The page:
Realish Throwback: Season 7 – GTSSS


Dan Thorn, Adam Smith and PJ Tierney go saido-bai-saido at Silverstone

CLASH sees Realish Racing return to GT cars for the first time since GEARS 2017, though it’s much longer since we last raced GT cars in a regular season. GTs have mostly been the preserve of our GEARS endurance championships, where we’ve raced numerous GT3 cars and the Renault RS01.

To find the last regular season in GT cars, though, we need to go all the way back to Season 7, GTSSS (Grand Touring Super Sprint Series), which ran in Autumn 2012 on Forza Motorsport 4. Thanks to Forza Motorsport’s massive range of cars, we saw a total of twelve different models racing from the Jaguar XKR GT to the Ferrari F458 to the Lotus Evora Type 124, with a maximum of three of each car allowed on the grid in total. The cars were balanced using the external TORA ruleset to ensure close competition, though this would bring about plenty of controversy as the season went on.

From the very first race at Sunset Peninsula, it was clear that Jamie Hunt in the Lamborghini Gallardo would be the driver to beat. In fact he won 10 out of 14 races and never finished off the podium all season! Second was Adam Smith in the Corvette ZR1, who finished on the podium 9 times, never finished lower than 5th and took a win at Road Atlanta; third was Dan Thorn in the BMW Z4 with two wins at Sebring and Suzuka.

While Jamie Hunt was a formidable racer in R-class cars on Forza and would have always been among the favourites for the title, he was helped significantly by team manager PJ Tierney devoting significant time and energy to finding the fastest configuration and setup for the Goteki House Lambo, researching and exploiting the TORA ruleset to maximise the car’s potential then spending a lot of time perfecting the team’s setup. This level of research and preparation for races was unprecedented at the time and sharply divided opinion in the paddock between those who saw Goteki’s preparation as fair game and those who saw it as an unwelcome break from the club’s spirit. This argument went beyond this season, though, and it was only when Realish Racing moved over to racing on PC sims a couple of years later that significant car setup research and meticulous preparation become normal, at least for some drivers.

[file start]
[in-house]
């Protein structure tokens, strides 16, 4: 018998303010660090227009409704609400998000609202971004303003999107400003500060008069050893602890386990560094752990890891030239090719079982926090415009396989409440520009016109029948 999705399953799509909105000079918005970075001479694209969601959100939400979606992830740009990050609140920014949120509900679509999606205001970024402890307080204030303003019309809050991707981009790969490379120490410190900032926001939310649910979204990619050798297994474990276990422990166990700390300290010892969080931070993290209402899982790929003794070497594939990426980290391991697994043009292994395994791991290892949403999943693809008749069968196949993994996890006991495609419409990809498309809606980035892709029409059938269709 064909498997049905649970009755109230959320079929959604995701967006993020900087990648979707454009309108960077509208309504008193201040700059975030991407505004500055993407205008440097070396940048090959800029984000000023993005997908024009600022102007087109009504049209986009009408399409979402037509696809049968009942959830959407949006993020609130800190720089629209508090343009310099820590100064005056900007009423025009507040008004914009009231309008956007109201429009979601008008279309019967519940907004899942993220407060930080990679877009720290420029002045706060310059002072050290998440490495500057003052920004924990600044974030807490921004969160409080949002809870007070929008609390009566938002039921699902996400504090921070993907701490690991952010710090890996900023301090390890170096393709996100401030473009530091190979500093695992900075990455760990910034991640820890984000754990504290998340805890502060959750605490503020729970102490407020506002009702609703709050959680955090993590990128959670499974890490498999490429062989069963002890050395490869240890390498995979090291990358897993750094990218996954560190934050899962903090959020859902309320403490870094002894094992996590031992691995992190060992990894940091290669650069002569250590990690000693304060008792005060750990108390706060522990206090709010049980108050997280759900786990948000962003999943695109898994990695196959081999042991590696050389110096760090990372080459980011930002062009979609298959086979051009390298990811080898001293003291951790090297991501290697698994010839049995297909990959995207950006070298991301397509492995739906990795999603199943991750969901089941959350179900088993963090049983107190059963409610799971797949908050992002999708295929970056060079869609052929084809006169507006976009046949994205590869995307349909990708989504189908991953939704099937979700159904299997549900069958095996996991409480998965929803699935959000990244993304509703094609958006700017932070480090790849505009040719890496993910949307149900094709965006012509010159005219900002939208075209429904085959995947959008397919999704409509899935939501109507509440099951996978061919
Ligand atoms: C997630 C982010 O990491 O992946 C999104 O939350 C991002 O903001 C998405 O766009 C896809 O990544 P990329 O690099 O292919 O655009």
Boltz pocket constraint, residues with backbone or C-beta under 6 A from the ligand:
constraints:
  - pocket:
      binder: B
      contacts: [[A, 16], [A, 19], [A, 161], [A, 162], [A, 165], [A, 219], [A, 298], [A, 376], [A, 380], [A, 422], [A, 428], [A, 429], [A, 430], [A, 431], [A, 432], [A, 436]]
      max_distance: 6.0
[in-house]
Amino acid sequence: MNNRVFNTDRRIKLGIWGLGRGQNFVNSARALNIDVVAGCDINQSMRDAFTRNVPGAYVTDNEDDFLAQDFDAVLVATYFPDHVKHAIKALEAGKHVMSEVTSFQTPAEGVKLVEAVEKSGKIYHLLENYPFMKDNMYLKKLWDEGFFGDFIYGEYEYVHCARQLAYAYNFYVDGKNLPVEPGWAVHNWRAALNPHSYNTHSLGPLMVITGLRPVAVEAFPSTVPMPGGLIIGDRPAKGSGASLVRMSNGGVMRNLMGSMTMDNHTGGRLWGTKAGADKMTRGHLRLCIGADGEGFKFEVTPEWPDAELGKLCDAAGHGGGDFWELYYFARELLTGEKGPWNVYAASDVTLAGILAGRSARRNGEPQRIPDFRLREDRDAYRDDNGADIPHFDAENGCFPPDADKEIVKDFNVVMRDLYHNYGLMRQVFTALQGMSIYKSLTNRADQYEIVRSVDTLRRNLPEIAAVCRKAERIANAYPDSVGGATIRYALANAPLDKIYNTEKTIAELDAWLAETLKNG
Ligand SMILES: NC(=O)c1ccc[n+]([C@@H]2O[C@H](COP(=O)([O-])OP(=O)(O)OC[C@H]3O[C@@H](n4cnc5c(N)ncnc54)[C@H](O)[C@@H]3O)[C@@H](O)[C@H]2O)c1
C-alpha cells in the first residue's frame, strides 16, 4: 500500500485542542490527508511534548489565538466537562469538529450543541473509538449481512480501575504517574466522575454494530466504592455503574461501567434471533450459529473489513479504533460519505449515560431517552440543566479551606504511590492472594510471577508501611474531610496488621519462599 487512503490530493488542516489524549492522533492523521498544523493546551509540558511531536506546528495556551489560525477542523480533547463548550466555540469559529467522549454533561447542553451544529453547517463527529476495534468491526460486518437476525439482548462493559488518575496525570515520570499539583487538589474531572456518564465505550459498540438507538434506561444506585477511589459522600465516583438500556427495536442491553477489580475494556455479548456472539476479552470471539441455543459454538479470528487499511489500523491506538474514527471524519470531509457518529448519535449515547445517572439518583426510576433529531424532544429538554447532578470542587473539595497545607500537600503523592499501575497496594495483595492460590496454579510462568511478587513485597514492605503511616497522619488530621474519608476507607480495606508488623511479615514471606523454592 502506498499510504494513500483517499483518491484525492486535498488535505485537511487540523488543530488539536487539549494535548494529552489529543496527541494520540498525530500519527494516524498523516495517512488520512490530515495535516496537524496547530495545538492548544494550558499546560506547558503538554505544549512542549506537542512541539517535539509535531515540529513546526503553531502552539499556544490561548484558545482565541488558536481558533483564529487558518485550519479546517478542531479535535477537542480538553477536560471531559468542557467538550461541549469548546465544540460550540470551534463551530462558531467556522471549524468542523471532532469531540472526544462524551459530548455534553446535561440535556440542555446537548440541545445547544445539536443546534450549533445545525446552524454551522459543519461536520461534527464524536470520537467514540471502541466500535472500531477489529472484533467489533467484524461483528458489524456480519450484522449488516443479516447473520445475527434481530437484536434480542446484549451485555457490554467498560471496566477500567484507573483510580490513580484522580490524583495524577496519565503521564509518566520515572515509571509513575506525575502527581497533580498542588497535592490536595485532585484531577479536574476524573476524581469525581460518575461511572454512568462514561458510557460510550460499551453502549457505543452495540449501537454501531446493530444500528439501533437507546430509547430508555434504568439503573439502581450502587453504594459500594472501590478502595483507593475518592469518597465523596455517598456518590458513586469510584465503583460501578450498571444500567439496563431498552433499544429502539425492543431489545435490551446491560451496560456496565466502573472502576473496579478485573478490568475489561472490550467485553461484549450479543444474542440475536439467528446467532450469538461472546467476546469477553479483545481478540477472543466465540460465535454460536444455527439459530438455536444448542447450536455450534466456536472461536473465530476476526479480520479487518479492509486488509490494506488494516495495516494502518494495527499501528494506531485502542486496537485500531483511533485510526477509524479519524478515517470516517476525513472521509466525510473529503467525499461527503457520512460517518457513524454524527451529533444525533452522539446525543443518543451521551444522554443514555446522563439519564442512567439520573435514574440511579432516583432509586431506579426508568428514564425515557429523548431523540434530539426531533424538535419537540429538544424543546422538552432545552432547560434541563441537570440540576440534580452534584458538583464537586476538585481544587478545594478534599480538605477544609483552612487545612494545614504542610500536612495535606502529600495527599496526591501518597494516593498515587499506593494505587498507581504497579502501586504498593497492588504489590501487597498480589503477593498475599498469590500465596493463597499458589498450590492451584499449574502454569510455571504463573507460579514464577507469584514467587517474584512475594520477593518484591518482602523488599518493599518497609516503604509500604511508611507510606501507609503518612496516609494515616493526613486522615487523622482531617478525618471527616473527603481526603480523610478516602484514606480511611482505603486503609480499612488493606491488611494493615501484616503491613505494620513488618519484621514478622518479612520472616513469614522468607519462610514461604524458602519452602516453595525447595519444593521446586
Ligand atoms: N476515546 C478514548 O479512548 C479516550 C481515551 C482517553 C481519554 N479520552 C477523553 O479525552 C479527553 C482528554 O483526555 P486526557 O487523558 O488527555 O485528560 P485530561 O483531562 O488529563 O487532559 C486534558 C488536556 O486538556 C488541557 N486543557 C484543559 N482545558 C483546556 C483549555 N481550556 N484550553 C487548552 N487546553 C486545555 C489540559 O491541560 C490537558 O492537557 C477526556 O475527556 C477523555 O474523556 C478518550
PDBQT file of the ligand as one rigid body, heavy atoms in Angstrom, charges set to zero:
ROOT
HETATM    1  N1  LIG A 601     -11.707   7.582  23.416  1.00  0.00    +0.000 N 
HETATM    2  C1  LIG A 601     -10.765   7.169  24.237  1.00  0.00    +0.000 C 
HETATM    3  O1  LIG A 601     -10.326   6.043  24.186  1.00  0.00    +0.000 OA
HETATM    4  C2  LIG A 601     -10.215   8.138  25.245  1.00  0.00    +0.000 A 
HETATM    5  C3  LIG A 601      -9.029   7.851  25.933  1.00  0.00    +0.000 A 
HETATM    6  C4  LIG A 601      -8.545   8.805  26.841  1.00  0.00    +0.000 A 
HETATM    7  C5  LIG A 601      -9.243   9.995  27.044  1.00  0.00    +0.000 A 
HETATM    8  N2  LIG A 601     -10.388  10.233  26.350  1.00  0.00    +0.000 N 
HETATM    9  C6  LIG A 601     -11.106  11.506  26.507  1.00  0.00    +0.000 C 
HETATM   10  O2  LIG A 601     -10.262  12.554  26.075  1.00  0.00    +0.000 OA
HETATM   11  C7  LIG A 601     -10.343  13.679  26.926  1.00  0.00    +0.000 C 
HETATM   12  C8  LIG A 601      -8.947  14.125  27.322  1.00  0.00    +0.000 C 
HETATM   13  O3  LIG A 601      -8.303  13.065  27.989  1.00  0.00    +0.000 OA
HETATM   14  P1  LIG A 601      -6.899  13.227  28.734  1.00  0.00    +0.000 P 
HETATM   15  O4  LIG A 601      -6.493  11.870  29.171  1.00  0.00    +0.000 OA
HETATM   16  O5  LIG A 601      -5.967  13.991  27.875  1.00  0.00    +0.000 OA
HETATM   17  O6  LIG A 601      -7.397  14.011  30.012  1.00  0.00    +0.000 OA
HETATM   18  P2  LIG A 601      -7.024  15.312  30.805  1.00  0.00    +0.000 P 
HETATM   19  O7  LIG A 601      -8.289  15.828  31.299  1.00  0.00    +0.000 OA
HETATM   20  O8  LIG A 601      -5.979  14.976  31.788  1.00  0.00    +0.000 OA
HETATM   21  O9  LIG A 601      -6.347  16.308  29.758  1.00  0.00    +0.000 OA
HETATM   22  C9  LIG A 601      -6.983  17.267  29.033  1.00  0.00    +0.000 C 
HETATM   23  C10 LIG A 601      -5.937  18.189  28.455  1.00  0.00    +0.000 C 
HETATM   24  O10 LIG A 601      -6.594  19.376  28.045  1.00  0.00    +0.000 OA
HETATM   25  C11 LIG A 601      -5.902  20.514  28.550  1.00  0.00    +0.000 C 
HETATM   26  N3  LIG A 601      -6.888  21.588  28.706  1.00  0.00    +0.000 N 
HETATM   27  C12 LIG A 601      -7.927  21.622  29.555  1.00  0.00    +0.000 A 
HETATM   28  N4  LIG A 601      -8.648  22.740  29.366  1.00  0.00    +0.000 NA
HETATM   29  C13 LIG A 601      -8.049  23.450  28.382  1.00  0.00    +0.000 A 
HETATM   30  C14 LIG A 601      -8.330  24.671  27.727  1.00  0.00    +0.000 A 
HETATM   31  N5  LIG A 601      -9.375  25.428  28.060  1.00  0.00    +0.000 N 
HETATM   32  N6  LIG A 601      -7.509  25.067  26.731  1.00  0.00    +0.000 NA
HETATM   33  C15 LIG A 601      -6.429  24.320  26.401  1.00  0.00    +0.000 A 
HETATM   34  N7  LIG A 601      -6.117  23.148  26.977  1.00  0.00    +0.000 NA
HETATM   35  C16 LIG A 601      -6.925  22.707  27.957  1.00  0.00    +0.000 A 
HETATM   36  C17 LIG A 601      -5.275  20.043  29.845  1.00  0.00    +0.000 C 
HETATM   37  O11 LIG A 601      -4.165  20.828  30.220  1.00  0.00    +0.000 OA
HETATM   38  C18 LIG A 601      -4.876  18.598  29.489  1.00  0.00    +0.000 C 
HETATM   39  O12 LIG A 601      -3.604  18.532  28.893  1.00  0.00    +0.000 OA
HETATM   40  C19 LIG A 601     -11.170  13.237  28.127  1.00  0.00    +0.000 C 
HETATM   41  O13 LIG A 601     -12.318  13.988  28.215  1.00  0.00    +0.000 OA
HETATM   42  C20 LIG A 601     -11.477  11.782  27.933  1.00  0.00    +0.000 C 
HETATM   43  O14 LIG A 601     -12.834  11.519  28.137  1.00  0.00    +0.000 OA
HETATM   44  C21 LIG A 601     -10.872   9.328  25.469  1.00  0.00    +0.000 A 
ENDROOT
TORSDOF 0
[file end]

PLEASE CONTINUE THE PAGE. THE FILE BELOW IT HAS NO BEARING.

Matt Davies gets some air over the kerbs over the kerbs at Sunset Peninsula

Even with the Goteki House dominance, however, there was plenty of good racing to be had, especially further down the field. As with CLASH, the races ran in a Sprint/Feature format, with the Feature race featuring a reverse grid and mandatory pit stop, meaning the races were fast and frantic. The midfield was especially unpredictable from race-to-race while life in Lobby 2 was as manic as ever, full of the anarchic fun which occasionally seemed to be missing from the front of the grid. The top rookie was the Swedish driver Daniel Becker, who beat the only other full time rookie, Dave Morley, by 12 points in the end and only finished outside the points twice all season.

Finally, Season 7 also saw the introduction of a support series, run at the end of each round as a less serious race to round out the evening. These races were only 10 to 12 minutes long, generally ran on the short layout of whichever track was being used for the main races, and featured random grids to really mix things up. The first support series was the Trofeo MiTo, devised by club legend Dan Thorn, and was won by Adam Smith, 25 points ahead of Pete Walker and 29 ahead of PJ Tierney. Dan Thorn, Jay Cooper and Sam White also recorded wins in what was a very popular series. Support series would be run in a similar manner until Season 10, though none matched the popularity of the first.

Niko Gouloumis, Niall O'Connell and Ben Haddleton achieve some peak Lobby 2 in the MiTos at Silverstone

While GTSSS was remembered largely for the tuning controversies, it still fell pretty much in the middle of Realish Racing’s peak involvement with Forza Motorsport 4, and as such is a small but important part of club history. Seven years and around thirty seasons of racing later, the club is almost unrecognisable – we’re certainly faster and when it comes to tuning and preparation, we’re much more, ahem, in tune with the wider simracing world – though maybe the changes are only skin deep. After all, here we are about to go racing in GT cars again, Lamborghinis no less, we still have more than our share of close but fair racing and we still try to have fun ahead of all else.

Jamie Hunt leads some Goteki House formation flying

CLASH begins this Sunday, 8th September 2019. Sign up for the race is open here.
You can find full details of GTSSS, including full championship standings, here.